This seems like a significant oversight in the instructions department, don't you think? If anything deserves to be crystal clear, it should be medical instructions.

However, in the hospital staff's defense, it is probably so obvious to them that sedation takes a long time to wear off, they assume that anyone would know this. As a general rule, it is best to avoid making assumptions.

Life daily provides new lessons to learn. Lessons relating to health and safety can be anxiety-ridden and difficult enough without the added stress and frustration of poor instructions. First do no harm!

Even if you are not a health professional, regardless of the situation, when you give instructions, please make sure that they are necessary, clear and complete.

Tuesday, November 1, 2011

Life Is What Happens When You Make Other Plans

A not so funny thing happened to me on my way to planning my international travels. I was diagnosed with early uterine cancer.

In the space of a few days, my life and my focus were dramatically reframed. So now, instead of getting visas and packing for Jordan and Nigeria, I'm getting medical tests and preparing for surgery.

I'm also learning a lot- about myself, about my family, and about my friends.

First of all, I've learned that my body's defensive response to devastating news is to get so sick that all that I can do is eat, read and sleep. That's how I spent the holidays. Luckily, the Christmas tree is beautiful and my cats have been happy to keep my lap warm when I sit in my rocking chair to read.

Second, as I take practical steps- to cancel my trip, to plan for work absences, to create a back up strategy if my recovery takes longer than anticipated- I realize that I am operating on automatic pilot. My emotions must be packed away with my passport. The cancer is a reality, the operation is a necessity, and everything else seems to fade in significance.

Third, I am making sure to keep breathing. That sounds funny, I know. But a new friend insists that I keep breathing and focus on healing. Oh, and eat a lot of deep green leafy vegetables. I'm doing very well on two of those three imperatives.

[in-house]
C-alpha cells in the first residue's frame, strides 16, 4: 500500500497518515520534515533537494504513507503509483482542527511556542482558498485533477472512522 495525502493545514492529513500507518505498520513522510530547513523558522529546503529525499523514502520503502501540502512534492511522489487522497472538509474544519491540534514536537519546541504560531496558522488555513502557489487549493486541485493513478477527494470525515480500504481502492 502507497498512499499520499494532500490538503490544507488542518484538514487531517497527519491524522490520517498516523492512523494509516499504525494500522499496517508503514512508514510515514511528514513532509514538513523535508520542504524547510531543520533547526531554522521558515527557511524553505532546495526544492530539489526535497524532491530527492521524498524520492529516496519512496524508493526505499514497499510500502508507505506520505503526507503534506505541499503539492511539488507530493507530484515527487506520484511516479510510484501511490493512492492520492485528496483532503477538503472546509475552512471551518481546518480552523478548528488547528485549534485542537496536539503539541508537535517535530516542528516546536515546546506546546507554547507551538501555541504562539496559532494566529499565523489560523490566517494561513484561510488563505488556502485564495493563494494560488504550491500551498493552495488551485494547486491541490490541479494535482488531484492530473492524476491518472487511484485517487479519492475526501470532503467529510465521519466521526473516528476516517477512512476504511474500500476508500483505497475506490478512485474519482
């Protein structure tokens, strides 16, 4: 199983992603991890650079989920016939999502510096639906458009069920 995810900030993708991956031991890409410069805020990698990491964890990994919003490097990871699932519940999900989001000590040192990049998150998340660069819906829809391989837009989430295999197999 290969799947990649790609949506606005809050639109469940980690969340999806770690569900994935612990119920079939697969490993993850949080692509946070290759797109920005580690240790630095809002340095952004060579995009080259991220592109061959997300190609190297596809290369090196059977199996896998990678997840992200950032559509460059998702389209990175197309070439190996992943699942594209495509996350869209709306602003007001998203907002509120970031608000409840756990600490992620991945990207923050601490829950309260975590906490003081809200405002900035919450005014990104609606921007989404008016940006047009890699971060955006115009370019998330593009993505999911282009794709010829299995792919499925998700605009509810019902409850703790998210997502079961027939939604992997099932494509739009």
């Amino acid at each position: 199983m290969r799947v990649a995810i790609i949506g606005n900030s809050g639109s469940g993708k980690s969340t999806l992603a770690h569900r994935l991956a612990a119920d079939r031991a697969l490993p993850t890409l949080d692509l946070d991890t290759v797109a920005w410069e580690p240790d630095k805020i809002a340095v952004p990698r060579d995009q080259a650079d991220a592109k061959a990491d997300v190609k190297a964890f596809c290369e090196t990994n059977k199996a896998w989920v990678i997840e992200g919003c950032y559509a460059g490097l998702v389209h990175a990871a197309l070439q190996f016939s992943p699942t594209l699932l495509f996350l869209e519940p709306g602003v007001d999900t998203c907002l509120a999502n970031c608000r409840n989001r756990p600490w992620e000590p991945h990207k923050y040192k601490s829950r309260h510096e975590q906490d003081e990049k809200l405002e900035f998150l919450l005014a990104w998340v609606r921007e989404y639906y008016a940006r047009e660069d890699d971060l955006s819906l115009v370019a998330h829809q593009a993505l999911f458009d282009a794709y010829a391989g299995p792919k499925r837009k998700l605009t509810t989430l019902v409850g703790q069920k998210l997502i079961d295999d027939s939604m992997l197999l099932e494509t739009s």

My family has been wonderful. Three of my brothers and one sister-in-law have all offered to leave their busy lives to be with me. My mother has asked about what she can do, since she no longer travels. My cousins have sent love and light, keeping me in their prayers. My daughter has piloted me through the maze of the University of Wisconsin Hospital, getting me to all of the various tests and appointments. My son has given me reassuring hugs.

My friends have also rallied, sending best wishes and offers of help. Even people I have only recently started to work with and get to know have offered to drive me to appointments or to sit and talk over coffee.

There is also a strong and supportive virtual community of Hystersisters who share great advice based on their personal experiences. As a result, I know what to expect, how to plan and where to go when I need answers or moral support. Since it is a worldwide organization, there are loving women awake and available at the touch of a keyboard no matter the time of day or night.

I am so very lucky. Technological advances can make this surgery as minimally invasive as possible. I have a kind and very experienced doctor and medical team. I know that I am in good hands.

At this time when I could feel most alone, instead I am nestled in the warmth of loving wisdom and concern.

I don't know what is in store for me. I don't know why this health issue is happening right now. I'm not sure what I am supposed to learn from this. Perhaps that the spirit is incredibly strong and resilient? That love and tenderness surround us? That this lifelong loner is not now, has never really been, and will never be alone.

If we are all angels learning to be human, than this is a most human experience. An MRI on Friday the 13th will reveal the extent of the cancer. Hopefully, we are catching it early before it has had time to spread. Regardless of the MRI findings, my surgery will be two weeks later on the 26th. My children and my brother will be with me- and my family and friends will be on call.